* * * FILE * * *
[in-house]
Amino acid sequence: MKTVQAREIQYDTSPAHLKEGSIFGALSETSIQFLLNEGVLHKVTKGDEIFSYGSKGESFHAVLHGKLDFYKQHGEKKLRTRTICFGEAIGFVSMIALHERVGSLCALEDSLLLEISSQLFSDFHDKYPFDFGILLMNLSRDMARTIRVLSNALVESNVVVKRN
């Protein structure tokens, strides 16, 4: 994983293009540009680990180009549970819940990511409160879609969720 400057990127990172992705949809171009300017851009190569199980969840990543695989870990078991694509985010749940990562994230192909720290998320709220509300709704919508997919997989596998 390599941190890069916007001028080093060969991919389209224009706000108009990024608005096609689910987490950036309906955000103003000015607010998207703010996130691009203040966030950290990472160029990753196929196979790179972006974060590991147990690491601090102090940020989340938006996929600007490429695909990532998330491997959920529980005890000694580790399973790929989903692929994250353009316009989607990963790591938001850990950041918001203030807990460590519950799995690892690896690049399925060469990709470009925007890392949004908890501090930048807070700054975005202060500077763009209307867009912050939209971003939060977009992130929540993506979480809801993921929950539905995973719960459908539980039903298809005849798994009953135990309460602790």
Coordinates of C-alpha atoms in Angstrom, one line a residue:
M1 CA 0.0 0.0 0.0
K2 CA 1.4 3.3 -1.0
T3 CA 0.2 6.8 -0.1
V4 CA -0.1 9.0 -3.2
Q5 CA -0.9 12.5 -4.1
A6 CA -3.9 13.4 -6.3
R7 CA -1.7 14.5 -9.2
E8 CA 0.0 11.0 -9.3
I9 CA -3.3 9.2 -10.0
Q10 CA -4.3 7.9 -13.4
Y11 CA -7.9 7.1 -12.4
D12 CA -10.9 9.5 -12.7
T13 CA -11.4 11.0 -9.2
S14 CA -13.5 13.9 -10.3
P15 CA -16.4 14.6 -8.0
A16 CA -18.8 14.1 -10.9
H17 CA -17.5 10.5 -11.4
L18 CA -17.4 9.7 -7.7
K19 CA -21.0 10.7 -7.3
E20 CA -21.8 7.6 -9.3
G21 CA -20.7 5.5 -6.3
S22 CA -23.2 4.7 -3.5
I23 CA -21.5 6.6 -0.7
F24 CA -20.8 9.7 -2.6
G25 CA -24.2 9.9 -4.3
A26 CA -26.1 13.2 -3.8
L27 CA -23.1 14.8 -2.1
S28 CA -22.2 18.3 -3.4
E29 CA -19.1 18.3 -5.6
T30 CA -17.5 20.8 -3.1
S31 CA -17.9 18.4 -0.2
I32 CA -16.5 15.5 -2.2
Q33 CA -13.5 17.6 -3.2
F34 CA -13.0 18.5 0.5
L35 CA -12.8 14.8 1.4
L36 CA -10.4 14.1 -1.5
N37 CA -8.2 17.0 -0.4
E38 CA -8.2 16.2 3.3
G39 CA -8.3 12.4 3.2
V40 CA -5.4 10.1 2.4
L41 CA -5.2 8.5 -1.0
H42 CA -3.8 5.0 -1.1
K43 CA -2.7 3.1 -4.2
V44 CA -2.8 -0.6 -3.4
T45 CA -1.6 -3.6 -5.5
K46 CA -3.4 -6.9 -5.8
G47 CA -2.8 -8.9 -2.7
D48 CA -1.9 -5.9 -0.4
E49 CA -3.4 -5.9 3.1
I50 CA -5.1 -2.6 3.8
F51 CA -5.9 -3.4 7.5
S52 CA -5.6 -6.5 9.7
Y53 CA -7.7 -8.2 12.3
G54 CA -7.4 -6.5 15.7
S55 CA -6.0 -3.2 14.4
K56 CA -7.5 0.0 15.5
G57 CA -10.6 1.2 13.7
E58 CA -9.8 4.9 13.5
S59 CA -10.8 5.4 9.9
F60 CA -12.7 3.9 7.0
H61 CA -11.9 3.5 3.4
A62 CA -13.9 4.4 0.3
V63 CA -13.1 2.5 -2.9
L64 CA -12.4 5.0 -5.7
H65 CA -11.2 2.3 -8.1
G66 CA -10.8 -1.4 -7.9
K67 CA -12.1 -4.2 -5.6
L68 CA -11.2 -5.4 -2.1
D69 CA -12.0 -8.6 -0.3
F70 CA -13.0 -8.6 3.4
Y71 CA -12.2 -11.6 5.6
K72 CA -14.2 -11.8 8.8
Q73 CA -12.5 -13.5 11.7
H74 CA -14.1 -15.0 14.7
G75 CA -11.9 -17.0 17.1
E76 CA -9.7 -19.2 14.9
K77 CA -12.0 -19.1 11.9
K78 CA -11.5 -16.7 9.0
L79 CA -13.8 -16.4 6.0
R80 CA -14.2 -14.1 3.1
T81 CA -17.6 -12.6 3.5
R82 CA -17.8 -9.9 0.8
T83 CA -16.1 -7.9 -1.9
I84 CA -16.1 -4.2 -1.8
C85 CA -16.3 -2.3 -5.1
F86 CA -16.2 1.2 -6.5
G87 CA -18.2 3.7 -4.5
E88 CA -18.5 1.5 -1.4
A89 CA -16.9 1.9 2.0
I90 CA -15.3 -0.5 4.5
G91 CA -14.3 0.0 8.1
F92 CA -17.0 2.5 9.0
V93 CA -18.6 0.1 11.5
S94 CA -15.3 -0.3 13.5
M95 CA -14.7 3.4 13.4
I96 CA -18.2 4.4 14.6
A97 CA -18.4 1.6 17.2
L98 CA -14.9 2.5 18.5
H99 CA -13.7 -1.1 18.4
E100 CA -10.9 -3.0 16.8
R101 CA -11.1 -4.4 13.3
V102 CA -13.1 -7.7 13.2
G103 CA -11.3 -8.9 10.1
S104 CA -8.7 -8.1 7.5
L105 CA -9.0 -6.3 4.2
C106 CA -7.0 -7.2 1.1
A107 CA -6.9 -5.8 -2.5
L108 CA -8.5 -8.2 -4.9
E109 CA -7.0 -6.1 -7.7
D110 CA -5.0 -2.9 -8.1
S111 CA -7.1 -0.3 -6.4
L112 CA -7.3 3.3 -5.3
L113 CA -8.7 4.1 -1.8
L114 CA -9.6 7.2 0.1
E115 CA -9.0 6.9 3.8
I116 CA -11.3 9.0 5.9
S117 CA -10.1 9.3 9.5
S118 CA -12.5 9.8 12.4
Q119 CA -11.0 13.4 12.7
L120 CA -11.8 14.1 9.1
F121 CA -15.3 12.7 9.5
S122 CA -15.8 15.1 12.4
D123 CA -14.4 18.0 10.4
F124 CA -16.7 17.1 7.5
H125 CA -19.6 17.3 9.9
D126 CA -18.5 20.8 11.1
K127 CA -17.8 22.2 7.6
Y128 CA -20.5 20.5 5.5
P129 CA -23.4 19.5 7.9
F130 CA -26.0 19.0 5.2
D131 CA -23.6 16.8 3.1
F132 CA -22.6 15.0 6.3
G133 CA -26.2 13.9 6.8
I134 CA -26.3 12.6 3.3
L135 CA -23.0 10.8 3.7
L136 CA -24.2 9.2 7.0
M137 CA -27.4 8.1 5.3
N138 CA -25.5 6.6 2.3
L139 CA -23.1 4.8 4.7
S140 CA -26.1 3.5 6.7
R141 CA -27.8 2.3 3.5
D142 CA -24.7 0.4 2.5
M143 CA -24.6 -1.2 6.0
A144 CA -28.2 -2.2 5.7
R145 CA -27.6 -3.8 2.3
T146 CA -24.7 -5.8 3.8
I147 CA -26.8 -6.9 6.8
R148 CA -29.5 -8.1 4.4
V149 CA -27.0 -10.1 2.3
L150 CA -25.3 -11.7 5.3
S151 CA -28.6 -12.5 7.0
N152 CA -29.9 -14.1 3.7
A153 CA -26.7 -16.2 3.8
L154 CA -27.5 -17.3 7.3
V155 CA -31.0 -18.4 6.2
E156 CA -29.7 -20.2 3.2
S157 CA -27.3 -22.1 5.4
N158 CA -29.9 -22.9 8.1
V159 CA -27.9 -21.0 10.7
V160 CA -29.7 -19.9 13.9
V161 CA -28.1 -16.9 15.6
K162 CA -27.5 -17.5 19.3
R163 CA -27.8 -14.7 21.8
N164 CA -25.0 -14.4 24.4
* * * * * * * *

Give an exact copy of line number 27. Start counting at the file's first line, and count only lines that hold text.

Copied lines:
I23 CA -21.5 6.6 -0.7